Youth in America know very little about civics.
Ask the average teen, and you’re more likely to be met with a shoulder shrug or apathy, rather than an in-depth response that speaks on the duties and rights belonging to every citizen.
Due to suspected willful ignorance, dismal performances on civics exams, and low voter turnout, the Arizona-based nonprofit Joe Foss Institute has called for a U.S. citizenship exam to be instituted in high schools across each state, as a way to install a strong foundation in civics. However, is that a step too far?
Each student should learn about citizenship and civics, but not for one particular reason -there are several reasons. For one, democracy depends on citizens to be informed, vocal, and conscientious. For this to happen, civics education must begin early, and there should be a decided effort to shape the curriculum to foster proactivity, competency, and knowledge.
Read on to learn three fundamental reasons why civics should be a part of a students’ regular education:
Checks and Balances in the Government
Executive, judicial, and legislative are three branches of government; this, many students already know. However, a proper civics education demonstrates not only knowing the name of government entities but comprehending the essential functions of the government. Students should understand that three branches of government must work cohesively to pass laws, but also know that each branch has isolated responsibilities. The individual duties of each department help to guide a carefully composed checks and balances system.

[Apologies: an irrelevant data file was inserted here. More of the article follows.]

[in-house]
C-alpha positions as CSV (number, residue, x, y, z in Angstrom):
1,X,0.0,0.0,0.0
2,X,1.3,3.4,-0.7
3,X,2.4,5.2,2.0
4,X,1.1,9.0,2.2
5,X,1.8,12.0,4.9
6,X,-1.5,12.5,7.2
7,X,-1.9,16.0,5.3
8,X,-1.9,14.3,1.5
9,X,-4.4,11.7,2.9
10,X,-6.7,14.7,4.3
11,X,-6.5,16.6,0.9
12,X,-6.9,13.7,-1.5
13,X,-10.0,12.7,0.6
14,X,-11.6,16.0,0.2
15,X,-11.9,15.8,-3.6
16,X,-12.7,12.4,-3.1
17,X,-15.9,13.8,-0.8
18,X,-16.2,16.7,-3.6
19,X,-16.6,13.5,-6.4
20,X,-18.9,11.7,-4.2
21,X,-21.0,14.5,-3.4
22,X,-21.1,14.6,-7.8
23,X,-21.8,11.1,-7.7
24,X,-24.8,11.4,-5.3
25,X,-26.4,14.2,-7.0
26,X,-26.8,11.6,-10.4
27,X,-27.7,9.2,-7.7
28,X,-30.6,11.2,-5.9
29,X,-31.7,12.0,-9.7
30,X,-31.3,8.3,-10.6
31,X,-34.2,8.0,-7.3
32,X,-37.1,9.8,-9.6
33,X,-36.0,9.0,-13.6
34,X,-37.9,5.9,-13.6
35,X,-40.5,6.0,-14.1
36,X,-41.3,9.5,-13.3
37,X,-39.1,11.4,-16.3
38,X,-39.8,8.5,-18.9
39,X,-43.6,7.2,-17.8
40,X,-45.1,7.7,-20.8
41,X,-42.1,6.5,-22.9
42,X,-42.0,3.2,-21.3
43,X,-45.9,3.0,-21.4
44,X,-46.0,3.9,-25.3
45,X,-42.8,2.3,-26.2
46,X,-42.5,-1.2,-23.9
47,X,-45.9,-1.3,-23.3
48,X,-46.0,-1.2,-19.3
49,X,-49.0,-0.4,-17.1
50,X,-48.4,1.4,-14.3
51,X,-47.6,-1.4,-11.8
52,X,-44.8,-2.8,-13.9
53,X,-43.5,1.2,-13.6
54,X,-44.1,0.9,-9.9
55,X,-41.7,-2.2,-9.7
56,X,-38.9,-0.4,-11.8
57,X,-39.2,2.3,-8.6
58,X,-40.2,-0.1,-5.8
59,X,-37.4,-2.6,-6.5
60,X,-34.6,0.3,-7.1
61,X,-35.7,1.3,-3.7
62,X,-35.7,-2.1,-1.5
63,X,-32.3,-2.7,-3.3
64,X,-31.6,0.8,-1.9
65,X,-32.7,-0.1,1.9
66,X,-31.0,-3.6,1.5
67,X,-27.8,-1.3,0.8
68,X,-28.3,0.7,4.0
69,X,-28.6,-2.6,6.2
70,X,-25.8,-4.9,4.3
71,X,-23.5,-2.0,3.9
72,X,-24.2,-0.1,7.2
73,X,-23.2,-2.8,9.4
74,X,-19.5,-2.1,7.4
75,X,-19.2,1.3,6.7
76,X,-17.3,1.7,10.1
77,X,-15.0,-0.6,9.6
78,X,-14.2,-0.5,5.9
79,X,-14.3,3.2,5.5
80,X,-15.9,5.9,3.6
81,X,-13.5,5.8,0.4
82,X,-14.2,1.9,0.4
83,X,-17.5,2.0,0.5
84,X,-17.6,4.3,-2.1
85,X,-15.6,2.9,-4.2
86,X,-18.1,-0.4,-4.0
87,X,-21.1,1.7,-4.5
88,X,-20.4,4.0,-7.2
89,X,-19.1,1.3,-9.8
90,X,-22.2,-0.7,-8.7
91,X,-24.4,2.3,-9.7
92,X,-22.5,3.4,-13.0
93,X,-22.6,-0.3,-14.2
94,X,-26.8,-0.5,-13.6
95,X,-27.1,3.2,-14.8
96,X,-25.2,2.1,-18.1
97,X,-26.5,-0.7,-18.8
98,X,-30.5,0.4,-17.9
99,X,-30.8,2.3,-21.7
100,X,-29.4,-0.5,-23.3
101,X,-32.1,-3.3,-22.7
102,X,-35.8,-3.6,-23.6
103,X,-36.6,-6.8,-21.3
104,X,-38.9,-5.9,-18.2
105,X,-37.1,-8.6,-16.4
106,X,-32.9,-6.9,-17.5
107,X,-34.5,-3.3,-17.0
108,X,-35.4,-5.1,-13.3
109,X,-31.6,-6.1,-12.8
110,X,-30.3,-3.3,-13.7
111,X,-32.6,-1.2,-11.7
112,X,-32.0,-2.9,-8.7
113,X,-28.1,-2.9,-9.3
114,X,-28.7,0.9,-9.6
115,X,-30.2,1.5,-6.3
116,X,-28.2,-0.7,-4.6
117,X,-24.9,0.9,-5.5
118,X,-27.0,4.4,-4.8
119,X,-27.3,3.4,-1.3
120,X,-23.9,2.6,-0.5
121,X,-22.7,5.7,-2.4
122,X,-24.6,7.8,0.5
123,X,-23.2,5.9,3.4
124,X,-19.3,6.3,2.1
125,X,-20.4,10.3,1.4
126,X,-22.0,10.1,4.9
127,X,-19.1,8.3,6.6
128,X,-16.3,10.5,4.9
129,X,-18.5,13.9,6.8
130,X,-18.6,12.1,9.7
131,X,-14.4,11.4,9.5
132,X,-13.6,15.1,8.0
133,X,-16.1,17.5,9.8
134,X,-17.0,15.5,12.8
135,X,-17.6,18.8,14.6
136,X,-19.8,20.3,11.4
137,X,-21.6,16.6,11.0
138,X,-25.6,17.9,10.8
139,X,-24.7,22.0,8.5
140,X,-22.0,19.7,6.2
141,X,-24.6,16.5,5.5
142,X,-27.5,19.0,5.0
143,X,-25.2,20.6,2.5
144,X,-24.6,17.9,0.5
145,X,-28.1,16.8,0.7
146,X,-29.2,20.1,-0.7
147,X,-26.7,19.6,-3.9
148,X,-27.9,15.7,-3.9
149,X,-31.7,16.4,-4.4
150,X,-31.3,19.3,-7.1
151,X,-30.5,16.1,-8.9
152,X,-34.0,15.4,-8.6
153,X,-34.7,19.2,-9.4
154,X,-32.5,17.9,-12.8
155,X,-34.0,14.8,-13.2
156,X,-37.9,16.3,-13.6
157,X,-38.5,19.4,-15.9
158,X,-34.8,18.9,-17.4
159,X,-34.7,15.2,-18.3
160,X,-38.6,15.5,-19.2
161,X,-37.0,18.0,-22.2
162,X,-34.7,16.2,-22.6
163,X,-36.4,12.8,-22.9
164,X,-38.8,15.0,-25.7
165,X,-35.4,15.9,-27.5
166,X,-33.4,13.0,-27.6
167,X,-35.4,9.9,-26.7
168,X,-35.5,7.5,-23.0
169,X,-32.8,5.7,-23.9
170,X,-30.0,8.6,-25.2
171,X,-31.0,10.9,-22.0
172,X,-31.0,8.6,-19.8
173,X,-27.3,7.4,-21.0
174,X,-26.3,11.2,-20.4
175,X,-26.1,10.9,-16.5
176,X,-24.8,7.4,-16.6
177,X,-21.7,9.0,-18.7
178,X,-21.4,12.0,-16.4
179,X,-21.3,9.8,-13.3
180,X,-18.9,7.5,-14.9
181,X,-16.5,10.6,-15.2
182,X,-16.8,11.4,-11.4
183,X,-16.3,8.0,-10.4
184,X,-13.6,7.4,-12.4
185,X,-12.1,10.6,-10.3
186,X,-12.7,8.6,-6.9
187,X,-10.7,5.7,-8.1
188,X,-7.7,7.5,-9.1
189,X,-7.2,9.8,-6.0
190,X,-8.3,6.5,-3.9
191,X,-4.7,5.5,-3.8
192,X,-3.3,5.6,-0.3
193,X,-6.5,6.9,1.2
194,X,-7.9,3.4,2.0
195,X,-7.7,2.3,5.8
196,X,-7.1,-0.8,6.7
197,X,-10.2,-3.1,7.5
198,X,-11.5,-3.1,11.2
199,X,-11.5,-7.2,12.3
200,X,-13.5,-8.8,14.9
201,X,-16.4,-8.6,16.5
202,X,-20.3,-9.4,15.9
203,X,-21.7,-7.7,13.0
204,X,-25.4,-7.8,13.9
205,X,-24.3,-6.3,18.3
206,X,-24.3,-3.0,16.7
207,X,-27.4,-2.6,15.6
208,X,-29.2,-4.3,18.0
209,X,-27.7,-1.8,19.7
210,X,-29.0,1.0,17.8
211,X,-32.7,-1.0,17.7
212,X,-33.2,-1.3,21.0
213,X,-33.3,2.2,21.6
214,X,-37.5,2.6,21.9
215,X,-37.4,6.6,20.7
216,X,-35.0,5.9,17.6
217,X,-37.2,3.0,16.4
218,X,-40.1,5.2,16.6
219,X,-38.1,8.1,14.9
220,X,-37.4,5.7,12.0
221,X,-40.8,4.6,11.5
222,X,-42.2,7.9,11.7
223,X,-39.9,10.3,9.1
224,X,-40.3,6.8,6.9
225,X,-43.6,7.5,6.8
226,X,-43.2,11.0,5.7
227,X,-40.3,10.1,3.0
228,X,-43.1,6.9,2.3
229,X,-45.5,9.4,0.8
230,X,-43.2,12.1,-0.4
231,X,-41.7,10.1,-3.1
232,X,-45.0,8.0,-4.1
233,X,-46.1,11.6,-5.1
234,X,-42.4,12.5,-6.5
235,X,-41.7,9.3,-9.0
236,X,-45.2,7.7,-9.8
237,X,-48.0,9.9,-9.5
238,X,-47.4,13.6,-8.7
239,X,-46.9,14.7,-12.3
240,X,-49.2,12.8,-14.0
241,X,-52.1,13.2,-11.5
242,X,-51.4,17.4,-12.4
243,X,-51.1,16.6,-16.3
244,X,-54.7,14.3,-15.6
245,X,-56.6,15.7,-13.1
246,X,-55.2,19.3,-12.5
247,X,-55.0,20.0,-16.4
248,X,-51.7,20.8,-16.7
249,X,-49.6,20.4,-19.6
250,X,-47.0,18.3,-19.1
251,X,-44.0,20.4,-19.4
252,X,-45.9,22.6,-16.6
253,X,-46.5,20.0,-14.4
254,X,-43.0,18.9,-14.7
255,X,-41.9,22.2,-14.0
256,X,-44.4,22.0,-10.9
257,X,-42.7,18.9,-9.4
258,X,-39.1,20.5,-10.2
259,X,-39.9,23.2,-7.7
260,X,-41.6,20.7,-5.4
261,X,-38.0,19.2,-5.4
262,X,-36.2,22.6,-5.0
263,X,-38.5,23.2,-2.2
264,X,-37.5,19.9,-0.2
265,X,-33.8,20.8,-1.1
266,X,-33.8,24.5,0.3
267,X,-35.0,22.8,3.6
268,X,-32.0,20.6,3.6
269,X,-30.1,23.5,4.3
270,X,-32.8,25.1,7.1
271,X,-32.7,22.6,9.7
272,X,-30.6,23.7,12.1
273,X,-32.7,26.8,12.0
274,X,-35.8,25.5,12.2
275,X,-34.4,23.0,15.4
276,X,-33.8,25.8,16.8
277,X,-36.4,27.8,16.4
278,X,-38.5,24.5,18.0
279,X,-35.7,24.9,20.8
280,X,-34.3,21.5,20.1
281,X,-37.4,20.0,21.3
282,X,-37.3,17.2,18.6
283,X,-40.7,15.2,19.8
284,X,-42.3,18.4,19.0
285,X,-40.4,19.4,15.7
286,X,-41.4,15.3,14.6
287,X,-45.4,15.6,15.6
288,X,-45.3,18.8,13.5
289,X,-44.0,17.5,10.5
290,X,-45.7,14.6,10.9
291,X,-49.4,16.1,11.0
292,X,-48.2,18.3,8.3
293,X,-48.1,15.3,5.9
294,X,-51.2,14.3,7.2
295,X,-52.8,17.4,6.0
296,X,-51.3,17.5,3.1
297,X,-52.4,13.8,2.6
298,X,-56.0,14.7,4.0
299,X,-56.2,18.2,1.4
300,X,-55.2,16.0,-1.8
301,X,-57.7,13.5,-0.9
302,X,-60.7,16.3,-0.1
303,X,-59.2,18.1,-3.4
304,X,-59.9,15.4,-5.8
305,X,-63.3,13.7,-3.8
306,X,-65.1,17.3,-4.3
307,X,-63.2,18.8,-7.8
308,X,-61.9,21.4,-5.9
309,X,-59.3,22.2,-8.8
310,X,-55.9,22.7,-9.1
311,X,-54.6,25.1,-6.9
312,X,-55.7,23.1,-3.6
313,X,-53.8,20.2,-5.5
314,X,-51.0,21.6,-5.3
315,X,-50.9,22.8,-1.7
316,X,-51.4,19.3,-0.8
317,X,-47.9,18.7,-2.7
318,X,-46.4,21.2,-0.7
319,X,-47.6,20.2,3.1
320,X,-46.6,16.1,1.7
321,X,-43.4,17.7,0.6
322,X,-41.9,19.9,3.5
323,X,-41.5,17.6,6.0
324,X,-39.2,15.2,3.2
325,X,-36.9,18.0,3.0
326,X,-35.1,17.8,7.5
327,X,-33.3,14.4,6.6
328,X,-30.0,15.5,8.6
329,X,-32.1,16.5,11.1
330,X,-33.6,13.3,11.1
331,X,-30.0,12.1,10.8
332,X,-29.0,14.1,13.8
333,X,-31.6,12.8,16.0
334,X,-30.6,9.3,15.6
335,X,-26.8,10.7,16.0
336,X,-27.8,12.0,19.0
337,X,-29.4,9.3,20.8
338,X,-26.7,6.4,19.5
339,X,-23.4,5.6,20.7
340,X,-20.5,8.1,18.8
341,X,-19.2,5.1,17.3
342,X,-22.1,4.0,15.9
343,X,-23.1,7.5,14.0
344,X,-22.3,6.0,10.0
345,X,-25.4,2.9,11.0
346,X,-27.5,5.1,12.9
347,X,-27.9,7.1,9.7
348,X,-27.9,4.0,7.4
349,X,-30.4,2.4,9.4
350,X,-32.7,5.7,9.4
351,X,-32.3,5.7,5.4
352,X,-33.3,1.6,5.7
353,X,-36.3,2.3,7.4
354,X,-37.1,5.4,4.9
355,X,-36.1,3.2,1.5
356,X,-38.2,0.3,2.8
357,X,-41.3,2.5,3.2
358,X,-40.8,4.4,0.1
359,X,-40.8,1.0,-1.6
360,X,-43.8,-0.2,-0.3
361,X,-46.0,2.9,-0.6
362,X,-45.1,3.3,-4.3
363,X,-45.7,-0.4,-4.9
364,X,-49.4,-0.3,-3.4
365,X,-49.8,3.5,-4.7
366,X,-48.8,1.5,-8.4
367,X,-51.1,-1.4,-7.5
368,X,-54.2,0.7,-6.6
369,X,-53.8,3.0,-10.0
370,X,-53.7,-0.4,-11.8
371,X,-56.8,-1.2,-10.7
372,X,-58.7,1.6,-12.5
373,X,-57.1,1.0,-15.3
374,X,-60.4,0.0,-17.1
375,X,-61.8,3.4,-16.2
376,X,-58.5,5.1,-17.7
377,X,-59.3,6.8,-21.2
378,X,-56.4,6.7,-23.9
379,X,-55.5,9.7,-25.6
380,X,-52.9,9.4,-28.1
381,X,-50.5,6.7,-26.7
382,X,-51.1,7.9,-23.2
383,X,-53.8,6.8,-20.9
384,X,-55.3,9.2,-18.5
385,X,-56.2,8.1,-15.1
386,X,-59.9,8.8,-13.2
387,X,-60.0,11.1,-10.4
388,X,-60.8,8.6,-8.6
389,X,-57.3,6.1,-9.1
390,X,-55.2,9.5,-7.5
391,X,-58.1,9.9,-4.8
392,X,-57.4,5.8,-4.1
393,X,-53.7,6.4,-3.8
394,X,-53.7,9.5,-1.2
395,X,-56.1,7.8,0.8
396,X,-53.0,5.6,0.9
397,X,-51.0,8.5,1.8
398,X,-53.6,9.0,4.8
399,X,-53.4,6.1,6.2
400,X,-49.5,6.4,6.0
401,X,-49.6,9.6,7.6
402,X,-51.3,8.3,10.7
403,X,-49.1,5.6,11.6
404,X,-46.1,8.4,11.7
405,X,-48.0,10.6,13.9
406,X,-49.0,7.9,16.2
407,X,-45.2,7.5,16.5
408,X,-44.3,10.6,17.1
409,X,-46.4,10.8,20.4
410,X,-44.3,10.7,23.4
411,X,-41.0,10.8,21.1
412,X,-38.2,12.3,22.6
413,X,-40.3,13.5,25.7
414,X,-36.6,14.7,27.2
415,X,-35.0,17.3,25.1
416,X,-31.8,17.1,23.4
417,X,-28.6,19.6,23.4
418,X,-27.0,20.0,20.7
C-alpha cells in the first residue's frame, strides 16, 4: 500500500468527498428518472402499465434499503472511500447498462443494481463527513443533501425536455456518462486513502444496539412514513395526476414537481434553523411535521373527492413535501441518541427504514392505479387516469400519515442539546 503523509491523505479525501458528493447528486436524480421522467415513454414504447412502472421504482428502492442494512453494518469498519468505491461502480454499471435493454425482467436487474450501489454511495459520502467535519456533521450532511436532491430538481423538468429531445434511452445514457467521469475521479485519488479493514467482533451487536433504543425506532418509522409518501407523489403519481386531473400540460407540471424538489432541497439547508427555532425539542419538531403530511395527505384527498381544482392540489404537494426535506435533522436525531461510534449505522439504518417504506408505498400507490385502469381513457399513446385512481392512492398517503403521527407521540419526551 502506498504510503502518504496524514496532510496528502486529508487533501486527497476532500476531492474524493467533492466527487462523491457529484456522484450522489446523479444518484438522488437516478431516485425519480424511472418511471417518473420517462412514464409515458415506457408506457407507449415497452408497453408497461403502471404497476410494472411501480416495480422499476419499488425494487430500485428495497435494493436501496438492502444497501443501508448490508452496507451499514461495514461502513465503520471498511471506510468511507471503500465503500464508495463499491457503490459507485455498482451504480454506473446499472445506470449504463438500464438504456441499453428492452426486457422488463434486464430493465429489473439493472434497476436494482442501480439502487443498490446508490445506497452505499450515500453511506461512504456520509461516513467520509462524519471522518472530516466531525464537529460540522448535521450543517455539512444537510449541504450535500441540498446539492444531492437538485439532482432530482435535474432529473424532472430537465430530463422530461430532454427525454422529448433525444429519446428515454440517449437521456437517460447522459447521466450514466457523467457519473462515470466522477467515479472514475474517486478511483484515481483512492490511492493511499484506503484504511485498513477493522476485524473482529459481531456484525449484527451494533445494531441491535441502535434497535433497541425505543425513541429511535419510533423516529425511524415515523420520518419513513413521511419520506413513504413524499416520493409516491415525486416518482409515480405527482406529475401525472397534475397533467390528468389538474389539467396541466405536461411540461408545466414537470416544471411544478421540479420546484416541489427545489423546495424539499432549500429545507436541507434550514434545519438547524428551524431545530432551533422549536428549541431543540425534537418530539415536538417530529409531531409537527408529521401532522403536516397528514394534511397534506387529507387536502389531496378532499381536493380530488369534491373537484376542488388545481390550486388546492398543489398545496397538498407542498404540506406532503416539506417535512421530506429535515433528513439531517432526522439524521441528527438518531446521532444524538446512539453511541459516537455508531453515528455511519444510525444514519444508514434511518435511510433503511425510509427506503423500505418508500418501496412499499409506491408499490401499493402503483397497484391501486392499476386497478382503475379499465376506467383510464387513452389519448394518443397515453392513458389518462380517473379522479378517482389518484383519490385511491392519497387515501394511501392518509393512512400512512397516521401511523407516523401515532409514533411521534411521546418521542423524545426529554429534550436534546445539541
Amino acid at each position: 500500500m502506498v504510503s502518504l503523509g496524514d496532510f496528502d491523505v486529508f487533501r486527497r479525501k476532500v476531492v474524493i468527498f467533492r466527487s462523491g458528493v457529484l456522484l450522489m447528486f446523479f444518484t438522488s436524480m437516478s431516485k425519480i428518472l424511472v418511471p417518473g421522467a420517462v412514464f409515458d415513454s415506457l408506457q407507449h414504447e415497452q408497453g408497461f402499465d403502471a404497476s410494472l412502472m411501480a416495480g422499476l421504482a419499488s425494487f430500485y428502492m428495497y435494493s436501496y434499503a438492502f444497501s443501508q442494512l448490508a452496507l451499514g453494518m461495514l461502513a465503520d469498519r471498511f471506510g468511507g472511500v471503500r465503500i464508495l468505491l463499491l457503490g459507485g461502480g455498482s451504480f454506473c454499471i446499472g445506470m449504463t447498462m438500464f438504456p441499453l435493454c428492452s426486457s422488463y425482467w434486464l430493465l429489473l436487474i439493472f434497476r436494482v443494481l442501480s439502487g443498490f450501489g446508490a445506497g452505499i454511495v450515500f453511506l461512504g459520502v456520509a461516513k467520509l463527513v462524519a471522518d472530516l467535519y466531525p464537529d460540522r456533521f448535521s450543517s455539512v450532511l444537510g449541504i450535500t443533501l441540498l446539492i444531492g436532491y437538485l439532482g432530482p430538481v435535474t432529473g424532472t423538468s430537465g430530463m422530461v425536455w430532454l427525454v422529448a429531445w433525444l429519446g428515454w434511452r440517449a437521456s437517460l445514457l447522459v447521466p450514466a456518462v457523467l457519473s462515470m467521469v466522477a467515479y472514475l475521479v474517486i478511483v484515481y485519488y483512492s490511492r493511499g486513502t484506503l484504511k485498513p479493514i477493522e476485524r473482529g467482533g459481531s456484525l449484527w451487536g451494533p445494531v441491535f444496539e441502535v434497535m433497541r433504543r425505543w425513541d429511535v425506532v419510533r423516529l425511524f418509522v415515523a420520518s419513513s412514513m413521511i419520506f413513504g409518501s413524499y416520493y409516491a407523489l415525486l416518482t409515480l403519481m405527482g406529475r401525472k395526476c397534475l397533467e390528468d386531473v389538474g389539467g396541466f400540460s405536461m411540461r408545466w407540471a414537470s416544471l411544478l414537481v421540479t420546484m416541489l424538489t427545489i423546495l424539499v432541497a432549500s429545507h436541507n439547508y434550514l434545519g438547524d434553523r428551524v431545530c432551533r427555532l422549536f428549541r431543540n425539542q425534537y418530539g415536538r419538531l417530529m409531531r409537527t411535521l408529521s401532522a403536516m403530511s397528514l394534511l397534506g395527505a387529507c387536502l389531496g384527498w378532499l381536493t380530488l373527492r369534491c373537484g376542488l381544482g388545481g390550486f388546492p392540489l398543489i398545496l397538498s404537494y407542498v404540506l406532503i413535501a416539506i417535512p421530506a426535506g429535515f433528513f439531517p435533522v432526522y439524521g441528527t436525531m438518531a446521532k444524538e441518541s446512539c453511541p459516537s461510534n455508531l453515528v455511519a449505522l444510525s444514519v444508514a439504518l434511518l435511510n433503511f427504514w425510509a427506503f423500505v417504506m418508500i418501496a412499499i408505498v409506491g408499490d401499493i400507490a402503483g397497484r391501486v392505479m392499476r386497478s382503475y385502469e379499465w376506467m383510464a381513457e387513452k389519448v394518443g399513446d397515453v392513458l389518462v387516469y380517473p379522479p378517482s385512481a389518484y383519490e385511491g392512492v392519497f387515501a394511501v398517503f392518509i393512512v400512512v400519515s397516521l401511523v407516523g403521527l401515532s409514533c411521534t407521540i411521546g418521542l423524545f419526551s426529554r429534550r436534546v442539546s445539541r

A vital component of civics is understanding the strength of a vote. Voting isn’t merely a duty or a right; it’s a thoughtful act that illustrates how much each voter cares about his/her community. Each vote helps to contribute to a given audience or voice and acts to address a concern or determine an outcome. Students can learn a great deal by holding thoughtful voting sessions in their classrooms, by reading speeches, by following political campaigns, and by monitoring the news. Education is the most significant tool against ignorance, and with a proper understanding of how votes can impact the public, it may inspire them to be more proactive and intentional.
Regulating the Government
The American government may seem like a large, powerful force, but even they have limitations and face regulations. Constitutional rights belong to all citizens, and individual rights theoretically cannot be taken away or violated by the government. The Bill of Rights, as well as the list of amendments, grants power to the people. It’s up to the people to know what their rights are.
Lawful citizens can lay claim to the government when they become adults, and they can help to shape the government. The citizenry, not politicians, are to be influencers, as politicians are placed in power to represent the people and their needs. Democracy relies on citizens being aware of the purpose of politics, and gainful civic education demands that citizens understand the limits placed on the government.